Beginner Photography Questions & Answers

WendyMay

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Well, I just finished the first section of Digital Photography Complete Course. All of my posts on this section are contained in this forum. At the end of the section are a bunch of multiple choice questions that I thought I'd ask and answer here in this post. While the answer key in the book and the question answer choices do offer the short answers, in my typical style, I'll go ahead and offer up some more in depth information for you to work with. If you have any concerns with any of this, please let me know down below.

Q. Stopping the action is useful in what type of photography?

A. Sports photography. In general, with this type of photography, you don't want any motion blur. It's all about taking a crisp and clear snapshot of what's going on. The way to achieve this is to use a very fast shutter speed. Of course, this setting will reduce the amount of light that's allowed to touch your camera's sensor, but you can compensate for that by using a larger aperture and a higher ISO value. If your lens doesn't come with a large enough aperture to compensate, you may need to look into a more expensive lens. Generally, the larger the apertures, the more a lens costs.

Q. When should you decide on the size of your images?

A. This is actually a trick question. The answer in the book says that you should decide before your shoot, which is absolutely true. The thing is, many people reduce the sizes of their images after editing, depending on what they use those images for. So, literally speaking, you can take very large images and then, later on, decide that you'd like to reduce that size to something smaller. What the book meant was that you can't make small pictures bigger later on, so make sure your settings are accurate before you begin.

Q. The Crop Tool allows you to do what to a photo?

A. The book says that this tool allows you to remove any unwanted parts of the image, which is true. It can also resize an image as well and can even change the proportions of an image. It's a multifunctional tool.

Q. While taking photos of someone at work, you should do what?

A. You should try not to disturb them. If you do disturb them or ask them to act a certain way, they may appear unnatural. The entire reason you're photographing someone while they're working is to get candid shots.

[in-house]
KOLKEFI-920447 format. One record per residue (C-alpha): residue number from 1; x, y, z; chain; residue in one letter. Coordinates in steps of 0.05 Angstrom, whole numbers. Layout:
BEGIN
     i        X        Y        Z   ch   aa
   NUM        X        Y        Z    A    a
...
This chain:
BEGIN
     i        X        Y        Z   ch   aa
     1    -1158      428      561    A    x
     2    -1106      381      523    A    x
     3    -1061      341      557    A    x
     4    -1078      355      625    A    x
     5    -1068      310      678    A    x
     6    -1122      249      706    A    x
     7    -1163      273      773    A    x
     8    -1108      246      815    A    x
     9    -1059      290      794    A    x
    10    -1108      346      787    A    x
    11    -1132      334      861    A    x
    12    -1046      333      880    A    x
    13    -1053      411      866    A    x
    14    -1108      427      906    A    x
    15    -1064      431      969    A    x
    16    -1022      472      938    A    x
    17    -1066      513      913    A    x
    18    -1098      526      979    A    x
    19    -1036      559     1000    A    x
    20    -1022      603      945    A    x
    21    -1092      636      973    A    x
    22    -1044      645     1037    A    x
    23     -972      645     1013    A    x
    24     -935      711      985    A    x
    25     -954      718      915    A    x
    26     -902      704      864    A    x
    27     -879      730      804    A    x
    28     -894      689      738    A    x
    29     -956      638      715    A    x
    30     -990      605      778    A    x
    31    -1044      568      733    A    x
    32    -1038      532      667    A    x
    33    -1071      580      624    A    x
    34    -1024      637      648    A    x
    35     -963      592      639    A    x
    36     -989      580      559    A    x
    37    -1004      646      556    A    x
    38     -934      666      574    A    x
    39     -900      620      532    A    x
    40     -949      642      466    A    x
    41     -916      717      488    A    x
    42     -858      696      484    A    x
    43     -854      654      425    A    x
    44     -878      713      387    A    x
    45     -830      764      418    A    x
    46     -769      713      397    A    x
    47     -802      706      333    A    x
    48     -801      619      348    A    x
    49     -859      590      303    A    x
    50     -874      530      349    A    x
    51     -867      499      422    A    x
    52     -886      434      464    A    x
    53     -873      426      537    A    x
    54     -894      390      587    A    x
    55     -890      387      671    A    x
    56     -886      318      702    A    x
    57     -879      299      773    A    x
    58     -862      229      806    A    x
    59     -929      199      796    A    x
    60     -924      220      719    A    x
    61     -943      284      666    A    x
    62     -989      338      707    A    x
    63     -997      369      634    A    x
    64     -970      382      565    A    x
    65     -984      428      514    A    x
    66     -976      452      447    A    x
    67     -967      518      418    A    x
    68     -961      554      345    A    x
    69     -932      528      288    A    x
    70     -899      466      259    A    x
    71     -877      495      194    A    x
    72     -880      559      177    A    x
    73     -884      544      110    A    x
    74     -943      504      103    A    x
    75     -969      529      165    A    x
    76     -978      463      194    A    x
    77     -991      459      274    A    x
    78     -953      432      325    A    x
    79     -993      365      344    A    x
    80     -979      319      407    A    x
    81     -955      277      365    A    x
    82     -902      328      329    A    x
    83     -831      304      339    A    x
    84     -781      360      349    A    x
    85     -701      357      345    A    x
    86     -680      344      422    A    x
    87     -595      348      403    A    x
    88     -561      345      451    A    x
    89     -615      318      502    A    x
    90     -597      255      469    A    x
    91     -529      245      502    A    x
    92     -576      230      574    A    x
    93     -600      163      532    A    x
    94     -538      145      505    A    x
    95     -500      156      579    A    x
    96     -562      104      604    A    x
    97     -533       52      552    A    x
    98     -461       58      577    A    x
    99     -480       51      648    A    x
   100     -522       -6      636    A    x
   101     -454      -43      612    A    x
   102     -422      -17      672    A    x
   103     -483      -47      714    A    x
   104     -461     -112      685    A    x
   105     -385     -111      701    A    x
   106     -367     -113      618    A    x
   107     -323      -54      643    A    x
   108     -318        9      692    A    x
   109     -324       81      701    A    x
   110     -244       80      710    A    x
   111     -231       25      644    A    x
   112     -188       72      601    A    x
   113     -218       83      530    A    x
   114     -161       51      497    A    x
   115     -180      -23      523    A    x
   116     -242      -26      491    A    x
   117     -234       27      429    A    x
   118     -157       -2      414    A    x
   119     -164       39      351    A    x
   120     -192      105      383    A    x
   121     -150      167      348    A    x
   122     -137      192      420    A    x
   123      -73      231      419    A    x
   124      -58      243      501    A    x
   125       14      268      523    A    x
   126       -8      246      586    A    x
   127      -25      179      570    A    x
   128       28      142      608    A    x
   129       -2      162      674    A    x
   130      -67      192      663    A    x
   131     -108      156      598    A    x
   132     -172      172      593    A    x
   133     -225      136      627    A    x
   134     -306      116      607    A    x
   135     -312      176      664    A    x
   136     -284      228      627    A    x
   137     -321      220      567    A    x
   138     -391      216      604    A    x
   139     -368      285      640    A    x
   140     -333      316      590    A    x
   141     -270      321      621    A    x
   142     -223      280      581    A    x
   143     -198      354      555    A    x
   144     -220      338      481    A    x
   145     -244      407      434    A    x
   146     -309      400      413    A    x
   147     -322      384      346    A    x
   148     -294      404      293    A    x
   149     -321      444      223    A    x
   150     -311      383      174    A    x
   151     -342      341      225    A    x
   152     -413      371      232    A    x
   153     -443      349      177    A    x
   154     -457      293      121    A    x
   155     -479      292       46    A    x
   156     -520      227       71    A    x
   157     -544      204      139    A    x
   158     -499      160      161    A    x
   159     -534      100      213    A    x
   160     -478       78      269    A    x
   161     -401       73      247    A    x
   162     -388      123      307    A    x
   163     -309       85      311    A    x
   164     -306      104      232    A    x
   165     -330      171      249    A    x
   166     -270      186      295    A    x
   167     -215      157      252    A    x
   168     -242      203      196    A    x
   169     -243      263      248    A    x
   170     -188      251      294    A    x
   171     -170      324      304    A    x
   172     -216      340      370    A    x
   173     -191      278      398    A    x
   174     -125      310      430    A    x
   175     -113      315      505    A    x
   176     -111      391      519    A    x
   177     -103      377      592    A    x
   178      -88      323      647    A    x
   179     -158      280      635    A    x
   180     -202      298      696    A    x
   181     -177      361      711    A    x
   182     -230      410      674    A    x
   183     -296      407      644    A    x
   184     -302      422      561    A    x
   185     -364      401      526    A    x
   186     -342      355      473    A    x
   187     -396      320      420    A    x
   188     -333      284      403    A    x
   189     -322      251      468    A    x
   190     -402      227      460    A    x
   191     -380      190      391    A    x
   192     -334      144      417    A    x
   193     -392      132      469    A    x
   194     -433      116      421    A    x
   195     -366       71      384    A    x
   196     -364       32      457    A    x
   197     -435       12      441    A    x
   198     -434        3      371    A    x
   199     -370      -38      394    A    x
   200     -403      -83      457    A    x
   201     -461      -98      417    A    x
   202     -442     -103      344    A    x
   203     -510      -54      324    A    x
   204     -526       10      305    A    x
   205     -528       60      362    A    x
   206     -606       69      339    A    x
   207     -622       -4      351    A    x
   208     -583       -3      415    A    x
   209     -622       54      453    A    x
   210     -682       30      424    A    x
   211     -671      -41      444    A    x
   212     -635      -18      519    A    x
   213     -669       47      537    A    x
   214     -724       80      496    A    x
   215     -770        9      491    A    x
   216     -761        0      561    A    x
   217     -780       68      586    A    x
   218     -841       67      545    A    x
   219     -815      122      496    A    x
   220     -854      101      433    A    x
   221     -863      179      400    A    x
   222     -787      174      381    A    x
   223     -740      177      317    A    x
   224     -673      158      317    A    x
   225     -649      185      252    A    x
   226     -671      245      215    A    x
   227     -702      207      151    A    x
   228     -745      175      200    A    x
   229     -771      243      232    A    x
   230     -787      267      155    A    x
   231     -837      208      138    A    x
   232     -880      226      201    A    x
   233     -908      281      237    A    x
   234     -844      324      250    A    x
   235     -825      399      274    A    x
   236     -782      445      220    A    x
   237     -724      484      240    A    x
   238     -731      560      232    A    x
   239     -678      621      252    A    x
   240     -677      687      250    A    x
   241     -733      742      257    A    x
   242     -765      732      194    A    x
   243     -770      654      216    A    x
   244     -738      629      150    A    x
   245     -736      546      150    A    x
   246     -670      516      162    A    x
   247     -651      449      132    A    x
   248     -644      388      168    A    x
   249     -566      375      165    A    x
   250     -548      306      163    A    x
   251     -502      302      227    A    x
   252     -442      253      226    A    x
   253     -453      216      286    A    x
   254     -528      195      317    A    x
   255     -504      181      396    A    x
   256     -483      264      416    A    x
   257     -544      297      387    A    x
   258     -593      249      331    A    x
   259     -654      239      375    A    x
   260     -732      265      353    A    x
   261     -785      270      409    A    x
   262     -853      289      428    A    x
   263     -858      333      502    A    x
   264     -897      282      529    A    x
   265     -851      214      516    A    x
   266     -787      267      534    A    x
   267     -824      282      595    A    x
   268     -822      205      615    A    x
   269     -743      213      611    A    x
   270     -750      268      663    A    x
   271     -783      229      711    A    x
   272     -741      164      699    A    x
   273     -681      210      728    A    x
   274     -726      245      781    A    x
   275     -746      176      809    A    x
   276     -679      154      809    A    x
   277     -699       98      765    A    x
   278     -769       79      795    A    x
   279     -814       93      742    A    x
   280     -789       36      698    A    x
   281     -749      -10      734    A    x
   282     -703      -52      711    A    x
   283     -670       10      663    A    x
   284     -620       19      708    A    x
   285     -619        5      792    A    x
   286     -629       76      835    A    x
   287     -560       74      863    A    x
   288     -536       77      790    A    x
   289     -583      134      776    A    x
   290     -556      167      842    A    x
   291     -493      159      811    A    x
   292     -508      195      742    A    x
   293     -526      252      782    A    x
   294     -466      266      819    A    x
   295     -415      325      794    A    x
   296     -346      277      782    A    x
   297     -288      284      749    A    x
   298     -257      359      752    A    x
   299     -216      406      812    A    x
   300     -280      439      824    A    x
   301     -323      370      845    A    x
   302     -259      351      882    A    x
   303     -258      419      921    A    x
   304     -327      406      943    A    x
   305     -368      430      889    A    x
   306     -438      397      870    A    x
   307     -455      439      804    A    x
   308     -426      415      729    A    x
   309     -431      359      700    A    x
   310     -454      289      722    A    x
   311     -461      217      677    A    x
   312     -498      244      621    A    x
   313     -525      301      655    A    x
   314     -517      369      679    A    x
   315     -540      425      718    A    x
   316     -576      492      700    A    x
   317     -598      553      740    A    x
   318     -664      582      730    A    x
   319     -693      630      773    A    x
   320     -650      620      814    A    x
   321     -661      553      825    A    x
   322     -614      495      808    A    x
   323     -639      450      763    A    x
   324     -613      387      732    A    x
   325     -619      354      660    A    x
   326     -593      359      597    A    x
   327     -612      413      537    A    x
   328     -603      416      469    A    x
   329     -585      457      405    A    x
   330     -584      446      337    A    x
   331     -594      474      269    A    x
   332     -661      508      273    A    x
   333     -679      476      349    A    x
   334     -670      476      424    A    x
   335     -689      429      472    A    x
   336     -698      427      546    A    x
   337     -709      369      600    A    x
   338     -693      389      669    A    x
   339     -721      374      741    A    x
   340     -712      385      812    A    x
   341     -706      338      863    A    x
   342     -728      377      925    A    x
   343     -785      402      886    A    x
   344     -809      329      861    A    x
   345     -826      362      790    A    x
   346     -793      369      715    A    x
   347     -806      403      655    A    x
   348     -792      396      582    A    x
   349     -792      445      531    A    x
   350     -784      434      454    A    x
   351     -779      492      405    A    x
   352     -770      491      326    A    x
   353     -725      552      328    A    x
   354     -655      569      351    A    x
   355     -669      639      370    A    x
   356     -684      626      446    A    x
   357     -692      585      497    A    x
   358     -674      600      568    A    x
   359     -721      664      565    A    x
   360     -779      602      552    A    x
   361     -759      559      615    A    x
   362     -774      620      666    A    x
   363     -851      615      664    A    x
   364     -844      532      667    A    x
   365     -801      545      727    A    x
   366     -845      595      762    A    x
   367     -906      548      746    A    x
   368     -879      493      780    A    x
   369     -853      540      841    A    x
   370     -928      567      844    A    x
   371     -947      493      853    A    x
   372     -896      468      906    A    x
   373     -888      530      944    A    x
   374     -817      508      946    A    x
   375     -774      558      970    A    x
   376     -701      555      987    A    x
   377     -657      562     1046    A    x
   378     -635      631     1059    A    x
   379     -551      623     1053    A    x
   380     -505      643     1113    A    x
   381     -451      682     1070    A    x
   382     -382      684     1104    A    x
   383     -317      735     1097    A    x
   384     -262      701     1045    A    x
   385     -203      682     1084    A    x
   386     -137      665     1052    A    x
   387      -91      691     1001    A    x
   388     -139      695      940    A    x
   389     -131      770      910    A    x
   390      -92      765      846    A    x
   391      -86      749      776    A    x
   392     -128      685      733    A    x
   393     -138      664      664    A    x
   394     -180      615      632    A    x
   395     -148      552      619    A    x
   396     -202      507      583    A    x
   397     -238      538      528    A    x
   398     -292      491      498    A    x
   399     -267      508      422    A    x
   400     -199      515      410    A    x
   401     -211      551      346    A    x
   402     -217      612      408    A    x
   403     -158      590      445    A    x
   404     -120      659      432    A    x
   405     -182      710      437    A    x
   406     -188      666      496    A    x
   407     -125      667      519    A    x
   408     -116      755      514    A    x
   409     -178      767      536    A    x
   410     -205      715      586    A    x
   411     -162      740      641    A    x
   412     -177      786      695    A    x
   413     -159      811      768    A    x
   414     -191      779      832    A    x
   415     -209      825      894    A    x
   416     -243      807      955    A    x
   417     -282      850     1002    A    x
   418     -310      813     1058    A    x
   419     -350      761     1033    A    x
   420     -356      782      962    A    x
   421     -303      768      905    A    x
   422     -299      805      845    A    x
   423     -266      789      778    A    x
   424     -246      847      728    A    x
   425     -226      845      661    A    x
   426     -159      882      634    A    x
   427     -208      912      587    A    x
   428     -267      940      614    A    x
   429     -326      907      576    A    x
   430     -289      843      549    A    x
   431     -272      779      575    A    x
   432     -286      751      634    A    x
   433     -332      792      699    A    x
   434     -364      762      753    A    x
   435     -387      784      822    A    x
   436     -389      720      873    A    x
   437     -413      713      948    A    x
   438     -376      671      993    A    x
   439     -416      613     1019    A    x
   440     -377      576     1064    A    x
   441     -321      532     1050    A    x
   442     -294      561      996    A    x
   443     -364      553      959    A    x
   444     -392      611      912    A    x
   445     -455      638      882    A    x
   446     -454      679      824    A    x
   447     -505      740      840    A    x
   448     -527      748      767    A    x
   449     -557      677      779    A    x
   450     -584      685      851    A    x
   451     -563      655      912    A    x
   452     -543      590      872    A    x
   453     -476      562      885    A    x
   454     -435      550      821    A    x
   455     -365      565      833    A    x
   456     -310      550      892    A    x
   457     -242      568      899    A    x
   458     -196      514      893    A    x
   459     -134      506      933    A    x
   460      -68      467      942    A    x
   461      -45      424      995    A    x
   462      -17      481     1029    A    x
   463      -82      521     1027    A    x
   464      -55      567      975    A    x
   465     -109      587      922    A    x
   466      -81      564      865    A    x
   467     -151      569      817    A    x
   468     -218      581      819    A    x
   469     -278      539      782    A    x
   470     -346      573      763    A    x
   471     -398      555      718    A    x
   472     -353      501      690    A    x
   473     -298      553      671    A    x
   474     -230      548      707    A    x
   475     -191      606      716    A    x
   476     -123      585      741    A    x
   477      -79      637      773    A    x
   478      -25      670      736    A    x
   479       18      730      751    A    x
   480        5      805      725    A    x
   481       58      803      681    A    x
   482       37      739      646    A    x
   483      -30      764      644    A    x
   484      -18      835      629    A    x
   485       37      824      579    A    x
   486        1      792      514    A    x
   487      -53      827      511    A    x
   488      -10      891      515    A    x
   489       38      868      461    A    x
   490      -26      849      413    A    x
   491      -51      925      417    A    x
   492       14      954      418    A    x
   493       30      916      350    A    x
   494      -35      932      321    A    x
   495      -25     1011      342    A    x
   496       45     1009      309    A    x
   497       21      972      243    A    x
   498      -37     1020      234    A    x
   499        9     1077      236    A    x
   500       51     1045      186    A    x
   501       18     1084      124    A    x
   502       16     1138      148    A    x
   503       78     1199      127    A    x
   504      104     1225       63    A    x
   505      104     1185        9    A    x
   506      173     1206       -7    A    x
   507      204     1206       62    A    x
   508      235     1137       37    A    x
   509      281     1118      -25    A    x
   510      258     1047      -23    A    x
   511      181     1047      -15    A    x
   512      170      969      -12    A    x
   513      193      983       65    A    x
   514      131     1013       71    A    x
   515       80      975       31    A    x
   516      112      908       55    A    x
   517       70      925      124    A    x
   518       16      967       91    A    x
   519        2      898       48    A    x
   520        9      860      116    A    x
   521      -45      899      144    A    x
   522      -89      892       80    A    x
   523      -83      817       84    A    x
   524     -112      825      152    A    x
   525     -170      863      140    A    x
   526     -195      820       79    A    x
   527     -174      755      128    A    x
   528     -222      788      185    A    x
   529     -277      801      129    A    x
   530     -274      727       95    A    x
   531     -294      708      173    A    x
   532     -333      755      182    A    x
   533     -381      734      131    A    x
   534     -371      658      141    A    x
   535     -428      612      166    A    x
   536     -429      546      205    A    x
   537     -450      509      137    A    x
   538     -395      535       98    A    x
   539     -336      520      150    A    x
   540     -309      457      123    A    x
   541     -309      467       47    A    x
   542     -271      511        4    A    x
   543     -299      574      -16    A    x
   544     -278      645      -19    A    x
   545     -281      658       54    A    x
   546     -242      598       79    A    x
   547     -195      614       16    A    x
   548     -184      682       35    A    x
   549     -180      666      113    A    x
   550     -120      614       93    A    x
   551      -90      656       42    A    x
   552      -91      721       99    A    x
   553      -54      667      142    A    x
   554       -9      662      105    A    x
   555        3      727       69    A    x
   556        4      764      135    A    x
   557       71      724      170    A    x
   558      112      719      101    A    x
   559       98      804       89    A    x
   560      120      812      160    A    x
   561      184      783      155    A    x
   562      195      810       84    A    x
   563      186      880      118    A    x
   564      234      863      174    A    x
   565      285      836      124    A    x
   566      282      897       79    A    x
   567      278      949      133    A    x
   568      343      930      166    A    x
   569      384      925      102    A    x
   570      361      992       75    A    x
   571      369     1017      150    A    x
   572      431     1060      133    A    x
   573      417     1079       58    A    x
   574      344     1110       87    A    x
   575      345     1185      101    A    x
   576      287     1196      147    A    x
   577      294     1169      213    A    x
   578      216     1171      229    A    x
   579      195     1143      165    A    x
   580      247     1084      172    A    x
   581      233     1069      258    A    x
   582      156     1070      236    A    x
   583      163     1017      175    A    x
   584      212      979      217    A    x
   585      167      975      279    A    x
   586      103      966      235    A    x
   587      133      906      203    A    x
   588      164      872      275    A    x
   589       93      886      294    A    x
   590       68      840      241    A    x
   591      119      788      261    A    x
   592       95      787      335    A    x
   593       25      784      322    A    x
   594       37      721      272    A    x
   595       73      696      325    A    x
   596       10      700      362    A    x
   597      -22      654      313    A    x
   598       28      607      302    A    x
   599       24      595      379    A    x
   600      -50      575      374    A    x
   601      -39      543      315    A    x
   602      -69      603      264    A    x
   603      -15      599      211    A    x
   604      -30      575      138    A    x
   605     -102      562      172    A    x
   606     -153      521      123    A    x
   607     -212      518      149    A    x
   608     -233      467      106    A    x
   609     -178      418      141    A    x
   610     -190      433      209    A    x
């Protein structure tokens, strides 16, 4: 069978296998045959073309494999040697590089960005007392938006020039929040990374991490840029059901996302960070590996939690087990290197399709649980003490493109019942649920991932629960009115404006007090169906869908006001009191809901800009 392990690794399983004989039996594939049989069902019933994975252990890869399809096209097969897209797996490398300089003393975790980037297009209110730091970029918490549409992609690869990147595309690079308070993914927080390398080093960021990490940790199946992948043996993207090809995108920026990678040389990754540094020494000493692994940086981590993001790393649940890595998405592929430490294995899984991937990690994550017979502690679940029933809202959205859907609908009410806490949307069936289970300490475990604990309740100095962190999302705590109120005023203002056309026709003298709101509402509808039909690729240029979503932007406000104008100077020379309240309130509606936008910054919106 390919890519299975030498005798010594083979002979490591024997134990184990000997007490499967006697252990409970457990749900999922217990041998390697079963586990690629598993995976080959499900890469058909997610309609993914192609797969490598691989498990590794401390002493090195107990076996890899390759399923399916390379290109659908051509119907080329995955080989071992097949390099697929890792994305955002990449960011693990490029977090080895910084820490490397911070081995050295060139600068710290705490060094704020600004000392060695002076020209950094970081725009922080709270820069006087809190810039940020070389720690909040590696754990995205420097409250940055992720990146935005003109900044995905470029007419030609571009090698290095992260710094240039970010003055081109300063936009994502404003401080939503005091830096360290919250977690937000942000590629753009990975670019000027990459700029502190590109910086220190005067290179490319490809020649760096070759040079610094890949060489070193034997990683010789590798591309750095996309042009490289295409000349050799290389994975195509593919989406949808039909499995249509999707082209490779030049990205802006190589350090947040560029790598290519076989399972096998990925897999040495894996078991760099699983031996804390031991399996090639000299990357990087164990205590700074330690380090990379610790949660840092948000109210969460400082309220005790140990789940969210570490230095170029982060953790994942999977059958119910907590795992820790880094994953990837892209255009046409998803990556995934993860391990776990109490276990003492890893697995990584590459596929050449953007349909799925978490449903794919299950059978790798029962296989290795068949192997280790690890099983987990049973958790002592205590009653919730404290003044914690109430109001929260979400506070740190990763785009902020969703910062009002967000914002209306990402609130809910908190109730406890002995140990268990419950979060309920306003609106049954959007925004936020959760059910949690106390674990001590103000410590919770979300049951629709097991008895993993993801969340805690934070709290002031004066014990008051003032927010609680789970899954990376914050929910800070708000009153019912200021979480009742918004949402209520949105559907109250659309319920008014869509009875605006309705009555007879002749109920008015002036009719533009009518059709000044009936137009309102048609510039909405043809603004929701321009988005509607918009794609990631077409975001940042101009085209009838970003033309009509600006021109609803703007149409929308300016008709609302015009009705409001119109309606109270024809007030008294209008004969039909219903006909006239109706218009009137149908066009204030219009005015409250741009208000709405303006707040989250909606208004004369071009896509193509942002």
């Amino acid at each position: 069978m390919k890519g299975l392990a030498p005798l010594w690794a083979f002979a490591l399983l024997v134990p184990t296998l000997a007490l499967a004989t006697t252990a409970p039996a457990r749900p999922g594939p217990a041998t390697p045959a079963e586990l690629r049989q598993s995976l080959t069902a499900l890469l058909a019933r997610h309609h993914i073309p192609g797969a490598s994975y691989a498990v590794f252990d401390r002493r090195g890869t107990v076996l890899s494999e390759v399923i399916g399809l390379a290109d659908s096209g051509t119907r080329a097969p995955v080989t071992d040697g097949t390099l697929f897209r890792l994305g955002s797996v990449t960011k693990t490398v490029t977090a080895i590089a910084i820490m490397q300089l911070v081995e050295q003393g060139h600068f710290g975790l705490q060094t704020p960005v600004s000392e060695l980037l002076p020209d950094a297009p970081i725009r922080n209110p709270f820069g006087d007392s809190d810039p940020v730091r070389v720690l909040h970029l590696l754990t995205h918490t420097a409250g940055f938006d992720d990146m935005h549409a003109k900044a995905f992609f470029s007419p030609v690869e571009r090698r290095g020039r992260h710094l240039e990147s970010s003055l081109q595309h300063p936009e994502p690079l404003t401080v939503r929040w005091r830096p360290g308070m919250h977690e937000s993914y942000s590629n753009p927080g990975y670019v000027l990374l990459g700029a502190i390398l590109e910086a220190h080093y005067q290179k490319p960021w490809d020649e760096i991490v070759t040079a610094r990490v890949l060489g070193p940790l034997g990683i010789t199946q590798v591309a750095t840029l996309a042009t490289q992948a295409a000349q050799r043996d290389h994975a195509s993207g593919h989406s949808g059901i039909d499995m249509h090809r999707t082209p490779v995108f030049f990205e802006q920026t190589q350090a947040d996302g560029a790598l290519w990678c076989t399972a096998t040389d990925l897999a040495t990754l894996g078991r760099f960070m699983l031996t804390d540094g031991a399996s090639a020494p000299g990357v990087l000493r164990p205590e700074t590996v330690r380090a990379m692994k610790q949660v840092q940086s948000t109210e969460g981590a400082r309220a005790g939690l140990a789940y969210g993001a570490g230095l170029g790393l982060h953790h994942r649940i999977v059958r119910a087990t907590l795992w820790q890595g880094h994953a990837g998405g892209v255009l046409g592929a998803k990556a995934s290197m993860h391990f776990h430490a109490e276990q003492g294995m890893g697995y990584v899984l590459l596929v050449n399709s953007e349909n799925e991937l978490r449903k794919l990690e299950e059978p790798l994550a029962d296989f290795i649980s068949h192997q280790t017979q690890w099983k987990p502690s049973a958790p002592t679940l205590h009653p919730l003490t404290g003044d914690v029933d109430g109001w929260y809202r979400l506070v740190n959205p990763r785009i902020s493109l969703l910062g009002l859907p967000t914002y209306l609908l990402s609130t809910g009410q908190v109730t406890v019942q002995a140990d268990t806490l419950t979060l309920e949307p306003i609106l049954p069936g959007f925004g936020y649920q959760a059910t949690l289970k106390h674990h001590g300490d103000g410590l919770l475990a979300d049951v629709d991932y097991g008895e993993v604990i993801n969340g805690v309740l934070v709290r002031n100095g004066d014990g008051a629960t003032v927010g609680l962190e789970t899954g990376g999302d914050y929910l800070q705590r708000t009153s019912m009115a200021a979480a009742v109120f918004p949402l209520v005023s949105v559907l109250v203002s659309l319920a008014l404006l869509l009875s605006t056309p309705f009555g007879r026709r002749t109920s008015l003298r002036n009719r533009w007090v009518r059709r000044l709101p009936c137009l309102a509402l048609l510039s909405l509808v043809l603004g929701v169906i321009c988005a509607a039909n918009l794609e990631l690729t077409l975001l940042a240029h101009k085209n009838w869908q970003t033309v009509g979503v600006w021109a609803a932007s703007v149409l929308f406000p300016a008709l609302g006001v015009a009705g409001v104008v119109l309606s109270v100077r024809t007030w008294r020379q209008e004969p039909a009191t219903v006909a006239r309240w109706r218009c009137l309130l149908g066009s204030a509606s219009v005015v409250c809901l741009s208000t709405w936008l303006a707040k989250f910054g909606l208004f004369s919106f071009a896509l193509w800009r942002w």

Q. How many legs are there on a tripod.

A. C'mon. Tri means three.

Q. Lines in a photo, such as the horizon, should do what to the viewer?

A. Lines in photographs are oftentimes helpful for guiding the viewer's eyes to important areas. These lines are sometimes referred to as leading lines.

Q. What does the aperture do?

A. The aperture is meant to do one thing. That's allow a certain amount of light through the lens into the camera to touch the sensor. A side effect of this purpose is the adding or removing of foreground and background blur, sometimes referred to as bokeh. This blur is outside of the lens's depth of field.

Q. Underexposing an image does what to subjects that are lit from behind?

A. If you underexpose an image that's lit from behind, any object that's blocking the light will become a silhouette. As you brighten the image, the detail in the subjects will be revealed. You can simulate under and over exposure in post-processing.

Q. A high ISO setting allows you to shoot in what type of light?

A. Low light. The higher the ISO setting, the more sensitive the camera's sensor becomes. The more sensitive the sensor, the more light it will pick up in a scene.

Q. Which shooting mode allows you to apply the exact settings you want to use.

A. If you'd like full control with your photography, you should use full manual mode. If you use one of the priority modes, yes, you'll have control over that priority, but not the others. For example, if you choose to shoot in shutter priority, you'll have control over the shutter speed, but not the aperture.

Q. What can you see when you look through the viewfinder?

A. You can see what the lens sees. After light passes through the lens, it hits a mirror which flips the scene upside down. Then it hits another mirror which flips it back and makes it visible to you, the viewer.

Q. Shutter priority mode controls what aspect of the camera?

A. This priority mode allows the camera operator to choose his or her own shutter speed. The shutter speed defines how long the shutter stays open, allowing light through to the camera's sensor.

Q. Which part of a model should you focus on when taking a portrait shot?

A. The eyes. It's always the eyes. The same is true when taking wildlife shots, including birds. The eyes are the windows to the soul and they can be very revealing in photographs.

Q. A slow shutter speed will produce which effect?

A. The slower the shutter speed, the more opportunity for motion blur to introduce itself into the photograph. If you have your camera on a tripod though and there is no movement in your scene, there should be no blur. But, if you've got a slow shutter speed and you move the camera or something in your scene moves, you'll see blur. How much blur? That depends on how fast the movement is and how fast you move your camera. It also depends on how slow the shutter speed is.

Q. What size aperture produces a deep depth of field?

A. The smaller the aperture, the deeper the depth of field, everything else being equal. Depth of field also depends on how far the camera is from the subject, but in general, smaller apertures produce less blur in the foreground and background of a scene.
 
Beginner Photography Questions & Answers was posted on 01-24-2021 by WendyMay in the Photography Forum forum.
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